Going to ISTE 2011? DON’T Do This…

June 23, 2011 § Leave a comment

Yesterday we gave you eight tips for those going to ISTE 2011 next week. Today we have a handful of tips from Steve Dembo (an ISTE veteran), who gives you the absolute don’ts while you’re at the conference. Check it out:

1) Don’t be a XXXXXXXX.  There’s a few select words that I’ve chosen not to use on this blog that I think you can use to complete that sentence.  I’m all for criticism.  I think it makes people stronger and I’ve often disparaged the fact that so many people are ‘too nice.’  But that said, there’s a difference between civil discourse and just being a XXXXXXXX.  It takes a lot of guts to put yourself out there and speak at ISTE.  I’ve only seen a few people really blow off the privilege, most pour their heart and soul into it.  If you disagree, that’s fine, but there’s a line between criticizing someone and delving back into middle school bullying tactics.  Be a critic, be a strong critic, but at least be respectful.

2) Don’t grow roots. One of my favorite places is the Bloggers Cafe.  And there’s a definite appeal of just hanging out there and waiting for people to show up that you already know, or are going to meet for the first time.  However, there’s SO many good presentations, workshops, poster sessions and activities going on.  Schedule your Bloggers Cafe time like you would a session.  Set an alarm if you need to.  Spend time hanging out, but if you aren’t careful you could find yourself planted in one spot for the entire day.  Breakfast, lunch, happy hour, dinner, and the evenings/parties are great times to get your socialization time in.  Believe me, I won’t be avoiding the Bloggers Cafe.  But neither will I be moving in.

3) Don’t confine yourself to sessions from your friends and favorites.Have I mentioned how many great sessions there are?  It’s easy to just go to ‘safe’ sessions, presenters that you KNOW are great and that confirm your ideas/beliefs.  However, if you don’t take a few chances, you may miss out on some fantastic material.  Let’s face it, some of the best content in the world is presented by mediocre presenters.  Man up and get over it.  Just because someone doesn’t sing and dance doesn’t mean their content isn’t solid.  Pick a topic that you’re interested in and attend sessions on it regardless of whether you’ve heard of the presenter.  And if you don’t like their presentation style, try to see what you can learn IN SPITE of that.  Consider it a challenge, a hill to climb, the outer shell you need to work through to get to the fruit inside. If you want to be entertained, go to the Improv.  You’re at ISTE to learn.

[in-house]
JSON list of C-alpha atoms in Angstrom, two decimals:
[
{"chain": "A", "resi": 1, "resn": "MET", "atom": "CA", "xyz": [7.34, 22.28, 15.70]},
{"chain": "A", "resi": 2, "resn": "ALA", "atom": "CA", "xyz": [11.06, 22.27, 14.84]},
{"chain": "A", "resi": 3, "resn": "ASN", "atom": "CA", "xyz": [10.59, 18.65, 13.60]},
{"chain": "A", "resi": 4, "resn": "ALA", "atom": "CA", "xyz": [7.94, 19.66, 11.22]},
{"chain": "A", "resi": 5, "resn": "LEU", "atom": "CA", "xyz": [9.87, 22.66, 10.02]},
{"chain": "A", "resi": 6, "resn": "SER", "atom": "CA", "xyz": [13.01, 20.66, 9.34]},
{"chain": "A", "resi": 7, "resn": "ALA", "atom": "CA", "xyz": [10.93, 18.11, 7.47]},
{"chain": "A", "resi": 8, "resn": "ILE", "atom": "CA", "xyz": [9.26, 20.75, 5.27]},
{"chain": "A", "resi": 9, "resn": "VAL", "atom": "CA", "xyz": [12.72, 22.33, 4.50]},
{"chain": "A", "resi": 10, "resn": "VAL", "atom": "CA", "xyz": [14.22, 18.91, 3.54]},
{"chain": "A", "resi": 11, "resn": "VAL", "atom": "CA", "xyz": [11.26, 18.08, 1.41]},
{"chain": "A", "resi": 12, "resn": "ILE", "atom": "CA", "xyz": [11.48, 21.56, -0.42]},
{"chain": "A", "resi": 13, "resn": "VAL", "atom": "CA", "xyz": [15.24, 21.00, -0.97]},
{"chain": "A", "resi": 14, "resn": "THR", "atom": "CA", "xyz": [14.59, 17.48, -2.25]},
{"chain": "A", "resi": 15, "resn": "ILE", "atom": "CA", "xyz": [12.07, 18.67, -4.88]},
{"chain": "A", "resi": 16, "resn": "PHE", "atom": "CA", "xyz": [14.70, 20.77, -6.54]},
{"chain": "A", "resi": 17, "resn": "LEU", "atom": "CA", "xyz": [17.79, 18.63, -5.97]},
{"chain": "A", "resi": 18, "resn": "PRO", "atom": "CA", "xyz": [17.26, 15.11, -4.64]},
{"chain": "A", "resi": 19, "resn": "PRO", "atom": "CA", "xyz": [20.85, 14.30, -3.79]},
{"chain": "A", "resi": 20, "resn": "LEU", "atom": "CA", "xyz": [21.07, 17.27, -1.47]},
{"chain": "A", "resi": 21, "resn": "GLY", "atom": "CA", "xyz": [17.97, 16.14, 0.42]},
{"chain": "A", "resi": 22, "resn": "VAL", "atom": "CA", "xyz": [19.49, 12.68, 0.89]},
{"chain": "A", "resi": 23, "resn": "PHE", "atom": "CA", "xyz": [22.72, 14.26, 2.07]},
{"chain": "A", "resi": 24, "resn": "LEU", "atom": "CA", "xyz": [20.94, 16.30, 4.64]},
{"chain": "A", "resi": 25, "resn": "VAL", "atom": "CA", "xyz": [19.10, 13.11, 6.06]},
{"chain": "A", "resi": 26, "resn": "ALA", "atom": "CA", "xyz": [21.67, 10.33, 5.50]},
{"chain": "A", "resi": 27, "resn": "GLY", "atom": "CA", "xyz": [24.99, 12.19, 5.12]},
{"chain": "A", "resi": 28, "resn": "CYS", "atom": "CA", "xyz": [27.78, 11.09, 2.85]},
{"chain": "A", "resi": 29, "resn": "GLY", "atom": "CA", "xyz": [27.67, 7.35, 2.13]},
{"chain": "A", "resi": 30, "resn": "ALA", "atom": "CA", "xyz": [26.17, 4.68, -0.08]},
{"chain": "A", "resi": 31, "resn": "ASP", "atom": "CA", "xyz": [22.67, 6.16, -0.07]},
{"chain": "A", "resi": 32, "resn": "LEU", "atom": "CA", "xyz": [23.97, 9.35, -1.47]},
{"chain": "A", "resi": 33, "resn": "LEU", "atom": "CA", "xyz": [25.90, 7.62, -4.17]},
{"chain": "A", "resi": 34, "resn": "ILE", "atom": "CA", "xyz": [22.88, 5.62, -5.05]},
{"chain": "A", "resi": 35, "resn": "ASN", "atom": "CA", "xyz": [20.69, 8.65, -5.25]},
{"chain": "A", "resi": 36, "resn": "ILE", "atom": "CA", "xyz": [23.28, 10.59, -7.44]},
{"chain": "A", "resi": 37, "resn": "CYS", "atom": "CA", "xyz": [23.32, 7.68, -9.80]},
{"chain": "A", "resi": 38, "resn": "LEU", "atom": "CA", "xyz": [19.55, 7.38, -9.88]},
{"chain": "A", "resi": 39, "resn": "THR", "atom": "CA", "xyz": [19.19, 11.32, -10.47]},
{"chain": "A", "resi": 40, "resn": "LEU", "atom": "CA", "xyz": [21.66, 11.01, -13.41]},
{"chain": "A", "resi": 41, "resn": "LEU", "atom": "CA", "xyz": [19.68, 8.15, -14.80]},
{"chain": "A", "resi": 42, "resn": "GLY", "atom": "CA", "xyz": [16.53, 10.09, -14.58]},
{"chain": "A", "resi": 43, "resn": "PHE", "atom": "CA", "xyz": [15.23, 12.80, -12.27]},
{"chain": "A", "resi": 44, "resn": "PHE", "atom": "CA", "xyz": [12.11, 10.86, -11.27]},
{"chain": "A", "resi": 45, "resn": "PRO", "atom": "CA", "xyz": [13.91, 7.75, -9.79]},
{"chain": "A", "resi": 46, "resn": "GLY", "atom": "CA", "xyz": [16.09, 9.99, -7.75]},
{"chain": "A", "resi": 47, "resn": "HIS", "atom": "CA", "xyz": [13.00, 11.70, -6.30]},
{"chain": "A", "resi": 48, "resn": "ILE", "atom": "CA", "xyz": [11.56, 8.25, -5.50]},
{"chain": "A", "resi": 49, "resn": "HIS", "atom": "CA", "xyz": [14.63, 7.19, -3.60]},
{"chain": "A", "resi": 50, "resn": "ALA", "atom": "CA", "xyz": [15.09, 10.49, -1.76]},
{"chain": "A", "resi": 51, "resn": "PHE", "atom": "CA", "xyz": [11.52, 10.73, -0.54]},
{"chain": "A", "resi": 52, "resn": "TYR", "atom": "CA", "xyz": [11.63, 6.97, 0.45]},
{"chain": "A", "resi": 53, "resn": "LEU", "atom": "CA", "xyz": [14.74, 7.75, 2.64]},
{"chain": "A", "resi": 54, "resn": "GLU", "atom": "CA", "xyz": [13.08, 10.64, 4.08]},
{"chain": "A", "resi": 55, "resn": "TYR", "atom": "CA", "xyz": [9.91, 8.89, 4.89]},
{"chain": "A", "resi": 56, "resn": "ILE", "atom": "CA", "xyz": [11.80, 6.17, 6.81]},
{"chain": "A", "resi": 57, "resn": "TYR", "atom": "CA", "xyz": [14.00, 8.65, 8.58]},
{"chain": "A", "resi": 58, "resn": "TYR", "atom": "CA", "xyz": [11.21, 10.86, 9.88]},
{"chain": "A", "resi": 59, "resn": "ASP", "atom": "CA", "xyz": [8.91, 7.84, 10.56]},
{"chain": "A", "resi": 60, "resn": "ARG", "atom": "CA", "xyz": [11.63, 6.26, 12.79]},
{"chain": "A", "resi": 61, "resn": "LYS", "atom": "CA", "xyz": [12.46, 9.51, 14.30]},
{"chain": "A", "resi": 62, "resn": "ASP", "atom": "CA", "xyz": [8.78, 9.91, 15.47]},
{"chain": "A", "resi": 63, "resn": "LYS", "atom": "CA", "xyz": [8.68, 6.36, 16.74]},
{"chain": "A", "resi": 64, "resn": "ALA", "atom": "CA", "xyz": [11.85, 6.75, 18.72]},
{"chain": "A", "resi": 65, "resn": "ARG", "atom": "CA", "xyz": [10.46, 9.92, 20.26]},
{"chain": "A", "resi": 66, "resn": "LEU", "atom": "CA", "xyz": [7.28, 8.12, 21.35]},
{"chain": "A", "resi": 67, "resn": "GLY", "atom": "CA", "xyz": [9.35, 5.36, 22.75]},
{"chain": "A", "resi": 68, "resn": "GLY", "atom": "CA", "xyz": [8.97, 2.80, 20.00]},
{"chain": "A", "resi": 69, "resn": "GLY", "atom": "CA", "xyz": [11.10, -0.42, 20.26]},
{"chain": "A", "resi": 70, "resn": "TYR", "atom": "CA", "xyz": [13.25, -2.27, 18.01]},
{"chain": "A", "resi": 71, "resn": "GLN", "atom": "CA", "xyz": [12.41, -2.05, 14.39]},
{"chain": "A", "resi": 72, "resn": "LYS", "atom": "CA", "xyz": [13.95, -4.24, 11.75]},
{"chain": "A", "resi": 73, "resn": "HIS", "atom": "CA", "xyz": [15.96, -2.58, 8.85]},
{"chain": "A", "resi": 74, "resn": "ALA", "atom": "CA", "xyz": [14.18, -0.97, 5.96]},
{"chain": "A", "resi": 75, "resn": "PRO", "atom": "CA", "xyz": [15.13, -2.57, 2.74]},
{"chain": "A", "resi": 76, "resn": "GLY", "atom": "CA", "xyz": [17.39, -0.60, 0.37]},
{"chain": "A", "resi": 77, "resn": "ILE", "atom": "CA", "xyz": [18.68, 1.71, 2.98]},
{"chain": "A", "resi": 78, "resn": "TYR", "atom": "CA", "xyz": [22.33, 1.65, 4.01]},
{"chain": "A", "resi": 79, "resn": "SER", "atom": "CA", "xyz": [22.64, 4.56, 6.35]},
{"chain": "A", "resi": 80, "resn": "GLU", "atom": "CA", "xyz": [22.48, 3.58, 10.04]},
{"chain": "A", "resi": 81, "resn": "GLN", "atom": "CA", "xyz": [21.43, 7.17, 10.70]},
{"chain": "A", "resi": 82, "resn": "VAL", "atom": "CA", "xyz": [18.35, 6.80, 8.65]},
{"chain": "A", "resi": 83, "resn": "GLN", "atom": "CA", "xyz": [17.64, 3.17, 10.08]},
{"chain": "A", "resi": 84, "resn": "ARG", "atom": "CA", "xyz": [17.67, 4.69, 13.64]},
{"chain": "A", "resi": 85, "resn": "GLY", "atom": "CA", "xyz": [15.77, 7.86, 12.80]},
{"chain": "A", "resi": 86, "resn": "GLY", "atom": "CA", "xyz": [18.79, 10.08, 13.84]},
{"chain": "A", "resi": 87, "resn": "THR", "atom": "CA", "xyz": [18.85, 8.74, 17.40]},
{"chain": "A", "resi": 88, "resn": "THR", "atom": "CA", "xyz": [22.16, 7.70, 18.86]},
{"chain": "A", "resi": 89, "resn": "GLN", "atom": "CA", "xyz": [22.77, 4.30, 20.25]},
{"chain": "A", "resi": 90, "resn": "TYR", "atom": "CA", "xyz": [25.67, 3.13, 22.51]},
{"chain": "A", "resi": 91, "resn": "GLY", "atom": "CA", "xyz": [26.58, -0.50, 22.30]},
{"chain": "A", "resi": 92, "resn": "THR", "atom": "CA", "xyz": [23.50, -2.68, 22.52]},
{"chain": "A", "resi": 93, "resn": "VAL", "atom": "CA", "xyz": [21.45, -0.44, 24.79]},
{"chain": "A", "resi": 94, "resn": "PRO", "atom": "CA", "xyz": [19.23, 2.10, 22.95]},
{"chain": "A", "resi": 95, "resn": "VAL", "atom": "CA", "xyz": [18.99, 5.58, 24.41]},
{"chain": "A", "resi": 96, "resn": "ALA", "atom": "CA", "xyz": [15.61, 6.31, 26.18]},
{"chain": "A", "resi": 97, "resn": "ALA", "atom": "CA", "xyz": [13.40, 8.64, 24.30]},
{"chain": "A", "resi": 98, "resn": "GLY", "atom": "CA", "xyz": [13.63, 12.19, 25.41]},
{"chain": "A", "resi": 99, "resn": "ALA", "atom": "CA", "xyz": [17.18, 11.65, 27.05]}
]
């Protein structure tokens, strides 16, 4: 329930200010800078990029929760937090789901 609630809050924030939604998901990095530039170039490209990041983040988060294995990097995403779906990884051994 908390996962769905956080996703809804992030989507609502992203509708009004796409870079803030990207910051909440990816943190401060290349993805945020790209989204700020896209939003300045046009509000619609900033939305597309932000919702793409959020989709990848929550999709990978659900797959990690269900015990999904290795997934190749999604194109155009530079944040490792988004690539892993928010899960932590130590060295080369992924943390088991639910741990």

4) Don’t be an end node. Most likely you have a blog, a FLIP cam, a Twitter account, a digital camera, Facebook, an iPad, a netbook, a Palm Pilot and a telegraph in your bag.  If you aren’t sharing at least a few things each day, then you’re doing the education community a major disservice.  I don’t care how many sessions you’re presenting, take the time to at least share a few highlights or thoughts from the day.  Even better, give a full report, share some notes, create a backchannel for a session and so on.  But if you can’t, no worries.  Do what you can.  Whatever you do, don’t just be a sponge that doesn’t give anything back.  Pay it forward for the people that can’t be there.

5) Don’t go to everything.  You can’t.  There’s just too much going on and only a few nights to do it all in.  Make some decisions, move forward and no regrets.  I don’t care which party/reception you go to, or none at all.  Whatever you do, make the most of it.  The reality is, there will be friends and favorites at EVERY event.  Don’t lament the people that aren’t there, enjoy the time with the people that ARE there.  On Tuesday night, there’s a Simple K12 reception, a TechSmith reception, an Edmodo Meetup and EdTech Karoake….  and they are all going on at basically the same time.  So which do you go to?  It doesn’t matter.  You’ll have a great time regardless.  Make your choice and don’t second guess.

For more information, and to read the rest of the tips, check out the source here

        

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